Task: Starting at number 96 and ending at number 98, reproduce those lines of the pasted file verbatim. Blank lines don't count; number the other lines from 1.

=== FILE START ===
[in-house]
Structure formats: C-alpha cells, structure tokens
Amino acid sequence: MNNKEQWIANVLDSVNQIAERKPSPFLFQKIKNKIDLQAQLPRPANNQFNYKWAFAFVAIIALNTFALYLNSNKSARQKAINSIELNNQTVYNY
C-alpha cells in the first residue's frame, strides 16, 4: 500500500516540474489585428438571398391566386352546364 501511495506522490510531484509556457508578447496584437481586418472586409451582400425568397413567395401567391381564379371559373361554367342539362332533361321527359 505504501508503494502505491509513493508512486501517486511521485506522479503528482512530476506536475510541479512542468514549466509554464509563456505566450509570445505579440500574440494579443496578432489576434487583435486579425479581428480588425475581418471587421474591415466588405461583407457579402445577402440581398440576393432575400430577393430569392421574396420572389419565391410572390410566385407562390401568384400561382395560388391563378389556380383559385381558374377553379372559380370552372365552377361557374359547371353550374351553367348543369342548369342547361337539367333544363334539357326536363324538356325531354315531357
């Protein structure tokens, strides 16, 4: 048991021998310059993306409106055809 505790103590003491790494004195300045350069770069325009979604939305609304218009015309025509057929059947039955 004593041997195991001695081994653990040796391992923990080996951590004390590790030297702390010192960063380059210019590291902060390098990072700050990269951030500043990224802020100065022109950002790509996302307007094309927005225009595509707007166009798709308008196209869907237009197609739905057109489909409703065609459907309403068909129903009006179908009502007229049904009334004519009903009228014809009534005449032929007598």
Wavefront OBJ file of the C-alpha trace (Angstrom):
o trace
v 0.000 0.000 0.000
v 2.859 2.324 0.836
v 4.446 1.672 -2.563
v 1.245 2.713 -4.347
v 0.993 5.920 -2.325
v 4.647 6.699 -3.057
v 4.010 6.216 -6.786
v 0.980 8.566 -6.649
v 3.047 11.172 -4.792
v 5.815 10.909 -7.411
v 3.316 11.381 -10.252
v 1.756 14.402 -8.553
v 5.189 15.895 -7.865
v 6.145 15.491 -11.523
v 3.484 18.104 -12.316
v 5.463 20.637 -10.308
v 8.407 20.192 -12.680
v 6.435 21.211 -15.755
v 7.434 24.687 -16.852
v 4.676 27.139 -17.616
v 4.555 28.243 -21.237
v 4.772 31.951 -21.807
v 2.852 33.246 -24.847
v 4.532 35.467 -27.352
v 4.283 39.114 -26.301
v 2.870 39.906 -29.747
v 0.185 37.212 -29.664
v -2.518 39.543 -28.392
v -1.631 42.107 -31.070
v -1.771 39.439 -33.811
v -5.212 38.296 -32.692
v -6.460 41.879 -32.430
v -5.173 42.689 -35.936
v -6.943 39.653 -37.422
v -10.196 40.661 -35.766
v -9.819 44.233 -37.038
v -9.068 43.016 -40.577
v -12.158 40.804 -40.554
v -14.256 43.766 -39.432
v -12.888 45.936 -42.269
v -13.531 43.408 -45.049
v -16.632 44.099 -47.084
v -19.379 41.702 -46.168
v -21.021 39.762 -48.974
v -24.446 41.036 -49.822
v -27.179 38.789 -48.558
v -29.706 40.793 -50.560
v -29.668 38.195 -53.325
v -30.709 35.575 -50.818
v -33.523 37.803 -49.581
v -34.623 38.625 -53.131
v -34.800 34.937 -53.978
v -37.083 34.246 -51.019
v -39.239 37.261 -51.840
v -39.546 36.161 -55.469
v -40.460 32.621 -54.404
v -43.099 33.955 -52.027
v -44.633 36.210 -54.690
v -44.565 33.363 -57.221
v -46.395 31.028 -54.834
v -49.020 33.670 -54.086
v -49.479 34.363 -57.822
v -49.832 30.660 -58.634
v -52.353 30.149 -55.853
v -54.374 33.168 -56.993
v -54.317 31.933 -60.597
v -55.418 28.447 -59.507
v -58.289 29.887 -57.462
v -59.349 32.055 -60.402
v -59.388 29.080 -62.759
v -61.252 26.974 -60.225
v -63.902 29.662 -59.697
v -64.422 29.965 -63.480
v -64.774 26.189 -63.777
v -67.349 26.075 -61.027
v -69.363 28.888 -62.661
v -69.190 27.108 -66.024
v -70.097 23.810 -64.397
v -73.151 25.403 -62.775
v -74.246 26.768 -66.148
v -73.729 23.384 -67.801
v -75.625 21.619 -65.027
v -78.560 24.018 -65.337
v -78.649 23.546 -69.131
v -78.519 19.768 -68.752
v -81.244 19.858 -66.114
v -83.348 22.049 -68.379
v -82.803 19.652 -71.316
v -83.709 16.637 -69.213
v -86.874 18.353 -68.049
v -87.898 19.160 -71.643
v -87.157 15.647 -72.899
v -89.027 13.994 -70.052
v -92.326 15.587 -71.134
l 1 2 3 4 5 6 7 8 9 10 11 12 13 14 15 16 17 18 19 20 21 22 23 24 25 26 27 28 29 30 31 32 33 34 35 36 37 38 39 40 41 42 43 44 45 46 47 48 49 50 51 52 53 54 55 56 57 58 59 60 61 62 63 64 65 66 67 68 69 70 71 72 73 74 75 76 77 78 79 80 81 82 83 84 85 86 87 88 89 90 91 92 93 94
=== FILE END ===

v -83.709 16.637 -69.213
v -86.874 18.353 -68.049
v -87.898 19.160 -71.643